Friday, January 24, 2014

NOVA: Zeppelin Terror Attack (PBS, 2014)

by Mark Gabrish Conlan • Copyright © 2014 by Mark Gabrish Conlan • All rights reserved

Charles and I watched another video last night after Guilty Conscience (we were going to watch the latest episode of the American modern-dress Sherlock Holmes pastiche, Elementary — a first-rate show we both like better than the more intellectually regarded British Sherlock — but it turned out to be a rerun of an episode we’d already seen, centered around an Edward Snowden-like figure): an episode of the PBS series NOVA I’d recently recorded called “Zeppelin Terror Attack.” It had a bit of “first-itis” at the outset, suggesting that the people of London and the other British cities that were bombed by Zeppelin dirigibles during World War I were not only the first victims of bombing attacks by aircraft (which they were) but the first civilian targets of war, period — which they weren’t: the ancients had bombarded each other’s cities with giant catapults and in the 19th century both the Germans and French had developed ultra-long-range cannon with which they could attack urban centers and their civilian populations. Nonetheless, it was an interesting program, split as is the NOVA style between actual footage of the attacks (and, in one rather quirky scene, a clip from Howard Hughes’ 1930 film Hell’s Angels showing the gondola suspended under the Zeppelin which contained observers who scanned the ground looking for targets — they needed this because the Zeppelins flew above the clouds and they needed “eyes” below the clouds to tell them where to bomb) and their aftermath, and modern-day re-creations led by a researcher named Hugh Hunt.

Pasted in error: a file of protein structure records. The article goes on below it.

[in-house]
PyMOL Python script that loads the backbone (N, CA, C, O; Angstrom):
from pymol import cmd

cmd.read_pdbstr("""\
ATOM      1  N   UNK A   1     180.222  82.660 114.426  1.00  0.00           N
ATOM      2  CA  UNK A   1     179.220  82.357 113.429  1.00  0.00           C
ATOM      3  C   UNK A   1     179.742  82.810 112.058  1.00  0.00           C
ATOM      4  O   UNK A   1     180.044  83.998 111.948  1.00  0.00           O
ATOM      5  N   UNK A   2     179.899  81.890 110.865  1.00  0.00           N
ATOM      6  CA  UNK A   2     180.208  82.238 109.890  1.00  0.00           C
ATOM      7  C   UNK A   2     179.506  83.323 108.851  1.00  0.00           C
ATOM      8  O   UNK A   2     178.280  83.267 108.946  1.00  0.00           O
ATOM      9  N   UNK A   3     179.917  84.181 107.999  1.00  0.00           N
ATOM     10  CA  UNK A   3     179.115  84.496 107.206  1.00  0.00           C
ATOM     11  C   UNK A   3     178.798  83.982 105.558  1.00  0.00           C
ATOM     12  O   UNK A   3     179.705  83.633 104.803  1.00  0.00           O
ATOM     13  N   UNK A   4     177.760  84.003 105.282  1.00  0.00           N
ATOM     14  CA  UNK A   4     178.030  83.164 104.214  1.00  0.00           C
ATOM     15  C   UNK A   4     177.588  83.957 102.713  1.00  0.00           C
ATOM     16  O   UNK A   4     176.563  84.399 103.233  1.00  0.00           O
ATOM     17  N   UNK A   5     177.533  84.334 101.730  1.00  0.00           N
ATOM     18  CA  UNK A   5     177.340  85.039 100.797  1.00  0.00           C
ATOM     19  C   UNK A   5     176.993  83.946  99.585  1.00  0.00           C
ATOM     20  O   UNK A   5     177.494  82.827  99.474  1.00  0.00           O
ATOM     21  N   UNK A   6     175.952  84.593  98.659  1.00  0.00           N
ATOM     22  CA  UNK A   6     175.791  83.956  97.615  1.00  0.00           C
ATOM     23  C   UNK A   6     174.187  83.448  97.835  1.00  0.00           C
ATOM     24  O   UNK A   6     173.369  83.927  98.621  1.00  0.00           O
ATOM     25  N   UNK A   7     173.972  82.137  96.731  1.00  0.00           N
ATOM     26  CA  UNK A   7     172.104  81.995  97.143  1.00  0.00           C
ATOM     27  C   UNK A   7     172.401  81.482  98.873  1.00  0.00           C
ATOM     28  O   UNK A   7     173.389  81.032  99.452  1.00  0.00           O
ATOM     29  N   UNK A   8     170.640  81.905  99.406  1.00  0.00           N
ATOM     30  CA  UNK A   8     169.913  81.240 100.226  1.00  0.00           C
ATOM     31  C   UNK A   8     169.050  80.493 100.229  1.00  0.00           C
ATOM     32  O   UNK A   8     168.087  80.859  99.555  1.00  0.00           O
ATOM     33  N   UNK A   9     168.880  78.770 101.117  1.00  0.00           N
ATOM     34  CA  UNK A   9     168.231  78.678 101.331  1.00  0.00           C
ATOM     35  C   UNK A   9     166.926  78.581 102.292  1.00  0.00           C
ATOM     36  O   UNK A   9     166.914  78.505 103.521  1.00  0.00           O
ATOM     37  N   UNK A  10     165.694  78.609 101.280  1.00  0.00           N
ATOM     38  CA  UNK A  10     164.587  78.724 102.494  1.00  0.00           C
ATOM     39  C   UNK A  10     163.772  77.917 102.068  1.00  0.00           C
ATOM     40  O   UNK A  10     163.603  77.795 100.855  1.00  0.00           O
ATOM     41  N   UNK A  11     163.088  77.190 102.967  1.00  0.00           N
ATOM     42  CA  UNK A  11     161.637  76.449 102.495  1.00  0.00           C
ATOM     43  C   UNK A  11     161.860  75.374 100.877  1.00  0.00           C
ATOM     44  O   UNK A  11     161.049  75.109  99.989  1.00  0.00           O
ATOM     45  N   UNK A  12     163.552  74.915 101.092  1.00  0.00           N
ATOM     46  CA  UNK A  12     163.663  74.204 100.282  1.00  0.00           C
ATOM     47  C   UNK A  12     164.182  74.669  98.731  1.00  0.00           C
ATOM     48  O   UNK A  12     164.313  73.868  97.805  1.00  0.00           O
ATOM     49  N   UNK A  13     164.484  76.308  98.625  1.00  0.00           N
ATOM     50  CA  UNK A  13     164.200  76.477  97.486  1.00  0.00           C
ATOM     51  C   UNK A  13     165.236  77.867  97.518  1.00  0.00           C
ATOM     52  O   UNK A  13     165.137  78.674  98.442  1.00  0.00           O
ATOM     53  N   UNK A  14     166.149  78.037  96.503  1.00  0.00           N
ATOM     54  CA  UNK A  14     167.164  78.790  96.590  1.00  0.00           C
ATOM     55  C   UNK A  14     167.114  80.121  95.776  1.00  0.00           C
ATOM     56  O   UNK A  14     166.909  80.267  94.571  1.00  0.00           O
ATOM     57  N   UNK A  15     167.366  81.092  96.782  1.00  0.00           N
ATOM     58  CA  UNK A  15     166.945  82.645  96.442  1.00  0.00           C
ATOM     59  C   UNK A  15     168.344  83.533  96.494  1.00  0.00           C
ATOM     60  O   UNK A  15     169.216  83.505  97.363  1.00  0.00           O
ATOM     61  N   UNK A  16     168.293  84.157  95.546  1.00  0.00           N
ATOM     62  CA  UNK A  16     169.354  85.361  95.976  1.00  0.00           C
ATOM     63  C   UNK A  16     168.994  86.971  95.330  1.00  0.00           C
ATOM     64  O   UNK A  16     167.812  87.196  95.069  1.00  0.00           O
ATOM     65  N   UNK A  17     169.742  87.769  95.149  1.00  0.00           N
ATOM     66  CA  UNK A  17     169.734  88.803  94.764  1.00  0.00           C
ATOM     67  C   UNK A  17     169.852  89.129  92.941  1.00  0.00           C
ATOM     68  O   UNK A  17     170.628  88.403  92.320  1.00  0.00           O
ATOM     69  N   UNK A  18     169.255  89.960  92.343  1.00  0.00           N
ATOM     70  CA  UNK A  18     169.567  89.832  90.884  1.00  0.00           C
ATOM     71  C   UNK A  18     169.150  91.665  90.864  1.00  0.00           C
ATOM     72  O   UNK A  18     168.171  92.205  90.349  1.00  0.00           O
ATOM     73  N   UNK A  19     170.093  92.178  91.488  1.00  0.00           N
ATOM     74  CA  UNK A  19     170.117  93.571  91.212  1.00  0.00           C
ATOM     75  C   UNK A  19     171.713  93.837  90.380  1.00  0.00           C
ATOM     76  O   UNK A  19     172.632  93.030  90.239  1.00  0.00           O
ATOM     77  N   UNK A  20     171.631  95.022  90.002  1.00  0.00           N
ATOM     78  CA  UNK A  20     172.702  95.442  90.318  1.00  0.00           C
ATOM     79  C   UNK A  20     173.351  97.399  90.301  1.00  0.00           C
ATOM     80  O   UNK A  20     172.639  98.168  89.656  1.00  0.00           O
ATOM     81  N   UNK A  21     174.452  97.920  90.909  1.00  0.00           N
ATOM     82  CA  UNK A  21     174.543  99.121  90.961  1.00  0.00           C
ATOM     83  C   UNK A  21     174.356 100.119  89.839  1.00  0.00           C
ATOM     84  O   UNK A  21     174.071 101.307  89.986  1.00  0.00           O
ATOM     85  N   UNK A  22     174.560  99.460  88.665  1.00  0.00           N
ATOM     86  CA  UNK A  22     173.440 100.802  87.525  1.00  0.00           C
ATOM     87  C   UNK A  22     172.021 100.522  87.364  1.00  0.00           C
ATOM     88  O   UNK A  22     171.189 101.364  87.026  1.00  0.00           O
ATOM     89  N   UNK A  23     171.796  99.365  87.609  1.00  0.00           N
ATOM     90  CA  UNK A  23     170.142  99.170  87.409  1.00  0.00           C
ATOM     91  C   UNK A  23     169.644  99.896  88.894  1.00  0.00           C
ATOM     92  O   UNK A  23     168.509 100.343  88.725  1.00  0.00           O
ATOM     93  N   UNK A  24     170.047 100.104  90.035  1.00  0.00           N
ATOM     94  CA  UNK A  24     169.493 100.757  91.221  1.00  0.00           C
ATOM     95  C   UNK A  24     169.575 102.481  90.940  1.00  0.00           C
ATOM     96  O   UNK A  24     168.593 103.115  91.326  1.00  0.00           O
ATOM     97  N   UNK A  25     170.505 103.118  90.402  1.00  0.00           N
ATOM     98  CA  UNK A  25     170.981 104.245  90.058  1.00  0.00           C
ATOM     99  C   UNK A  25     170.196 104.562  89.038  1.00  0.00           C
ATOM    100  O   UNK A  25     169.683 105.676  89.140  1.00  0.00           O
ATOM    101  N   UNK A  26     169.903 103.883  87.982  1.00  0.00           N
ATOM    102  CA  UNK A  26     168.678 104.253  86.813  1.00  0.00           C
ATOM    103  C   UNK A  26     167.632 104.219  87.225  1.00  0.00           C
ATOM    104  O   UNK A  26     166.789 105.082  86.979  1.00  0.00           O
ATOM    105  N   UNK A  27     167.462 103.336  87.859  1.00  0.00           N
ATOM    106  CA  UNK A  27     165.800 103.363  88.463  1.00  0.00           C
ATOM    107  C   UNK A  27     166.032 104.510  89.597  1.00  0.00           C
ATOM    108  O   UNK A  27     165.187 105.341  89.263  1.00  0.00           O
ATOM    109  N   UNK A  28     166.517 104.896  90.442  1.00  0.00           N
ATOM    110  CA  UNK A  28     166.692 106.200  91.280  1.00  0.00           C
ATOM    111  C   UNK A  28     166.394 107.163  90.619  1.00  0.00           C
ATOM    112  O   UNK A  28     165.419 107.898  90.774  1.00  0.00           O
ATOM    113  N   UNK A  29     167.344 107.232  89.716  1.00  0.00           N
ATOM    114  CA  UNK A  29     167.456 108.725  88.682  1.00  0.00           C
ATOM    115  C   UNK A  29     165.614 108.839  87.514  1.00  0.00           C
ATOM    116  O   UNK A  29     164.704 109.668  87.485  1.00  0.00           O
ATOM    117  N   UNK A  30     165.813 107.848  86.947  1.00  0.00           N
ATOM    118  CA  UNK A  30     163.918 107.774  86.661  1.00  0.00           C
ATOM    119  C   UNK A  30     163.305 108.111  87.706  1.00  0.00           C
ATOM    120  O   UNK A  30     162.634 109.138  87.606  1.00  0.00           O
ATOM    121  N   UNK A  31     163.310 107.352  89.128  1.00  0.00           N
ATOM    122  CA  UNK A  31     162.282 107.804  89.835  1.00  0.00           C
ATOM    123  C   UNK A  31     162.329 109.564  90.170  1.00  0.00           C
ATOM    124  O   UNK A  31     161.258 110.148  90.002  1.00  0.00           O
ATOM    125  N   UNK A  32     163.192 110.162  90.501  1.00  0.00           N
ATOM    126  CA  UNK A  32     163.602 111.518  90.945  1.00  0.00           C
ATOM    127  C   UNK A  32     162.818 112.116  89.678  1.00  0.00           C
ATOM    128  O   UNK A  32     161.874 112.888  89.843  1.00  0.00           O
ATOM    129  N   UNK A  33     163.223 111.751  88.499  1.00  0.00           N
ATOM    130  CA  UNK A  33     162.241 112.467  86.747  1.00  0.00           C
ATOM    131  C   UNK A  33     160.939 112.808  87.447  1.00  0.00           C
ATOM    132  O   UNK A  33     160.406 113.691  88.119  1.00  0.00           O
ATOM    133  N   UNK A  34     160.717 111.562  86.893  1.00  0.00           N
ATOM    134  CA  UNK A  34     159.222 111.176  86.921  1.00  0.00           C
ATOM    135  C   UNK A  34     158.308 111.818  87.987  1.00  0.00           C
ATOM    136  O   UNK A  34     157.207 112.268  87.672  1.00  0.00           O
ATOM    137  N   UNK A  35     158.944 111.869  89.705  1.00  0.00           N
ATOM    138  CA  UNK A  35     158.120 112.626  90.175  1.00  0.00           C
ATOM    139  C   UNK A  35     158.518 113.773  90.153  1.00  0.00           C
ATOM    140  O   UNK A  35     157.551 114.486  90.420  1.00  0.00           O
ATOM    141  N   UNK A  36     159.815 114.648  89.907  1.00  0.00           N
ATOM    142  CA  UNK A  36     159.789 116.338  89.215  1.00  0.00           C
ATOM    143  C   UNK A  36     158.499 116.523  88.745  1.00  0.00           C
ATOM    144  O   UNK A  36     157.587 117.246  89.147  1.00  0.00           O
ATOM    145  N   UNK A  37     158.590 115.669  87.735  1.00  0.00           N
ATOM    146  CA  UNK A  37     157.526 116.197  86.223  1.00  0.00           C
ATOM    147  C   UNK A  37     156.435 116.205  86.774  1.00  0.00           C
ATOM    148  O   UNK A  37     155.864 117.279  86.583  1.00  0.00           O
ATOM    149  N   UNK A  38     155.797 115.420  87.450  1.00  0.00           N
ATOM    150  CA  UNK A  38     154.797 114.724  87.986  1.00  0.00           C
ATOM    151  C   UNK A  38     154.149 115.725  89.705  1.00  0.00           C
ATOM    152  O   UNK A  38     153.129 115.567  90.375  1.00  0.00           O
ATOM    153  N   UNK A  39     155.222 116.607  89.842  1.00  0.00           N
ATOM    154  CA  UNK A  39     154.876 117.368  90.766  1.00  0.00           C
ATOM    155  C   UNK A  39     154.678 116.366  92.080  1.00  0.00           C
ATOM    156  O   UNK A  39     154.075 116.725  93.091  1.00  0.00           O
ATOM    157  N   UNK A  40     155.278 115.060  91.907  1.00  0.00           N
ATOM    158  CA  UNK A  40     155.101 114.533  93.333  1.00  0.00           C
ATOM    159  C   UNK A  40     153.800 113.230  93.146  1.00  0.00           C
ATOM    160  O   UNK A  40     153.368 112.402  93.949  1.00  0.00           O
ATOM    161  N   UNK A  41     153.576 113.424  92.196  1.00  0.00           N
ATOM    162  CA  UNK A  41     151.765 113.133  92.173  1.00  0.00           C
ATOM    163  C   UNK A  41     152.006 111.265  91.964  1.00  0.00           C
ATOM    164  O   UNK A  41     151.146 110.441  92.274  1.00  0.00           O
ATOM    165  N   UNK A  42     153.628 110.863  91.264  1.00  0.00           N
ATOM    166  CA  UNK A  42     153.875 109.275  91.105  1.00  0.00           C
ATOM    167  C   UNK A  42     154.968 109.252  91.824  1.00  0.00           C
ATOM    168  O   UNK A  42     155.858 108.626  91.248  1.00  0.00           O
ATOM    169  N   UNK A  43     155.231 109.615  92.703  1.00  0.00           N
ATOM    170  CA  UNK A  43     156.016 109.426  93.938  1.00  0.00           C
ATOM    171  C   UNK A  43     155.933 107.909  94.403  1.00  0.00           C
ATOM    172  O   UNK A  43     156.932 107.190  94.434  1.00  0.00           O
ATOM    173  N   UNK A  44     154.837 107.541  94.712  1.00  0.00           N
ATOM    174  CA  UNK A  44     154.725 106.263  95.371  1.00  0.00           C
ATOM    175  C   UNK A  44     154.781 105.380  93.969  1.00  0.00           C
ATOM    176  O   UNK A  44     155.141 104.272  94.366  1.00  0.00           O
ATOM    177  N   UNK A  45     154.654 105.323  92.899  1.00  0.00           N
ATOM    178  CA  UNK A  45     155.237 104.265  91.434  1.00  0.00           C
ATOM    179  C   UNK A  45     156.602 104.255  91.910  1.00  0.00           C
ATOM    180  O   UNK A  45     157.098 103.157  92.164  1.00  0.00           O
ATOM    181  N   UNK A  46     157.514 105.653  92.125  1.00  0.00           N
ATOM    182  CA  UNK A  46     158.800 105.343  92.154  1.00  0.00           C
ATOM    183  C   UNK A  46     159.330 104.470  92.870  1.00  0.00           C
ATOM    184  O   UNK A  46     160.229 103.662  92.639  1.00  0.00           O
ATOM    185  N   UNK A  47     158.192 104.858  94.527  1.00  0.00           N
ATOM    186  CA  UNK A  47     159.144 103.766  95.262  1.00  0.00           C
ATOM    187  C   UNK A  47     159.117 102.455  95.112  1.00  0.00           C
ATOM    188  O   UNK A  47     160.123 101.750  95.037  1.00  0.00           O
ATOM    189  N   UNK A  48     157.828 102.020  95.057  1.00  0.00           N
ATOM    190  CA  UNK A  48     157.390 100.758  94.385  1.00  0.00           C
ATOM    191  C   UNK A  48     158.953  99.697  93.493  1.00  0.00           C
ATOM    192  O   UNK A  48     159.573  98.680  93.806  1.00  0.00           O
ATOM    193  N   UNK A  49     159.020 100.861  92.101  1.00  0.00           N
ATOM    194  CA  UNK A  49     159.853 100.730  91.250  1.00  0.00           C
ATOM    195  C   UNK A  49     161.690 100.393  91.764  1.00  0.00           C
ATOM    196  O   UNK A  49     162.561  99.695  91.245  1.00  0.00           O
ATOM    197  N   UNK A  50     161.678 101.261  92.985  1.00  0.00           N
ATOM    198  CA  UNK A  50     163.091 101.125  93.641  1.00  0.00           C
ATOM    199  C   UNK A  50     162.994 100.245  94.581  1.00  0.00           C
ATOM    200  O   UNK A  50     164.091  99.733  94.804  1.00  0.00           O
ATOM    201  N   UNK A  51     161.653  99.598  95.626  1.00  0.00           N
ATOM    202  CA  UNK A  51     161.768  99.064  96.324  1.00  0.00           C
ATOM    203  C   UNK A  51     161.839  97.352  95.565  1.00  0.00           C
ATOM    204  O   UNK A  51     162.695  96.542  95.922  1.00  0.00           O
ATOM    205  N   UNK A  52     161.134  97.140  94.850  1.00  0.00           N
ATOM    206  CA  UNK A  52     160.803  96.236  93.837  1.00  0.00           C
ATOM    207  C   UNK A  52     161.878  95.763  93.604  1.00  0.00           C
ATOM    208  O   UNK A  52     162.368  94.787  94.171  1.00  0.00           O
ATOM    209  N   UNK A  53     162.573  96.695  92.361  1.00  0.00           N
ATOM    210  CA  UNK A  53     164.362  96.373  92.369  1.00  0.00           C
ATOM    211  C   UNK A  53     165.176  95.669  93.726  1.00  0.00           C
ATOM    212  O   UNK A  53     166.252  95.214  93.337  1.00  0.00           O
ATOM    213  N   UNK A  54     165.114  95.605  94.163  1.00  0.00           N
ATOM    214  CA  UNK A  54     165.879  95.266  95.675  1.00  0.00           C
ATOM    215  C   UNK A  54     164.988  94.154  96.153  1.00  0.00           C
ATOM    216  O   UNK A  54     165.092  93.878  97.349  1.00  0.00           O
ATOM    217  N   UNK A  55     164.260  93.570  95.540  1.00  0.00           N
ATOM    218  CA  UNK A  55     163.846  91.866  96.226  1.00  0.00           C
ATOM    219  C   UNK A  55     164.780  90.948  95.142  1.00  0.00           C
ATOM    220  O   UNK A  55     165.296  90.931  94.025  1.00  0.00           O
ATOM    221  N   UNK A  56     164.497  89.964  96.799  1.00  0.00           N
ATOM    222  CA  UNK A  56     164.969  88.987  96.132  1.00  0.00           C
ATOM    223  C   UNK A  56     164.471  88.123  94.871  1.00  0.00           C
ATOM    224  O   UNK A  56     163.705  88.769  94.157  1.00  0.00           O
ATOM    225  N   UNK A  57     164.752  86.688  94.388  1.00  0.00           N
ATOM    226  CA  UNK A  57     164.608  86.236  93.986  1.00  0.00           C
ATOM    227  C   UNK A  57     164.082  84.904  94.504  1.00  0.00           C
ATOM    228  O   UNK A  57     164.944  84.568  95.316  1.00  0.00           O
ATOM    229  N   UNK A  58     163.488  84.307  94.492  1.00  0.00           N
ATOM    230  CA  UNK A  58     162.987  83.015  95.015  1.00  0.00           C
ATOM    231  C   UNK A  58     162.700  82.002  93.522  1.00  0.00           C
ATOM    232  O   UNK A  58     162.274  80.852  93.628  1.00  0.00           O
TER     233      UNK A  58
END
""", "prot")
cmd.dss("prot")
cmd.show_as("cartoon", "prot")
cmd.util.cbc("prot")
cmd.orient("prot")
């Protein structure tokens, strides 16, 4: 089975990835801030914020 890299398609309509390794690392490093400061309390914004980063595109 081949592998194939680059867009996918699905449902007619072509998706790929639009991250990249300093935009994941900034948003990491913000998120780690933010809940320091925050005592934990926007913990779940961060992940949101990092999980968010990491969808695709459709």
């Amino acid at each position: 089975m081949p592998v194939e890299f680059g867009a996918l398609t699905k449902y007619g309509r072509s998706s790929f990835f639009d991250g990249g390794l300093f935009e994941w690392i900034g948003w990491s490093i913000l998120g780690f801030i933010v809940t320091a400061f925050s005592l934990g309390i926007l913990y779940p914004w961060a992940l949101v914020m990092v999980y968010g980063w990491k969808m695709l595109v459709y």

Hunt’s brief was to figure out not only how the Zeppelin bombs had been able to inflict so much damage (they were incendiary devices ignited by thermite with benzene that started the conflagration, and a tar-soaked rope tied around the metal case so the fire would keep burning long enough to start the hoped-for firestorm) but also why the British found them so hard to shoot down even though (especially since when most people hear the word “Zeppelin” today they think of the Hindenburg and its fiery end over Lakehurst, New Jersey in 1937) the Zeppelins were basically giant bags filled with highly flammable hydrogen. They also found out what the bags were made of — cow intestines (the same stuff used to wrap sausages — which meant that, since it took so many cows to make enough intestines for one Zeppelin, Germans had to do without sausages for the duration of the war), which were not only flexible but could easily be glued together and tightly sealed just by moistening them. The way the British finally realized they could counter-attack the Zeppelins was by developing two new sorts of bullets — an incendiary bullet and an explosive one — putting them in machine-gun rounds so they would alternate, and getting a plane to fire these bullets at one spot on the Zeppelin until they punctured the bags containing the hydrogen and set it on fire. (The show repeats the old idea that the Hindenburg was brought down by a leaking bag that released hydrogen, which was set afire by a spark of electricity in the air; an earlier PBS documentary said the Hindenburg accident was caused by a change in the Zeppelin company’s recipe for the outer covering of their aircraft, which inadvertently mixed together the two main ingredients of gunpowder — thus, when a small flash of lightning hit the outside of the Hindenburg, it exploded the shell and that’s what set the hydrogen on fire and led to the disaster.) One thing I hadn’t realized until I saw this show was that the Zeppelin company is still a going concern in Germany — Hugh Hunt was shown going for a ride in one of their modern-day craft, a white blimp (they don’t build rigid airships anymore, but then nobody else does either) — and he’s also seen in a simulator which duplicated the thin atmosphere experienced by Zeppelin crews flying at 21,000 feet in an era before aircraft manufacturers had invented the pressurized cabin. It’s a wonder they could even think up there, let alone aim a bomb!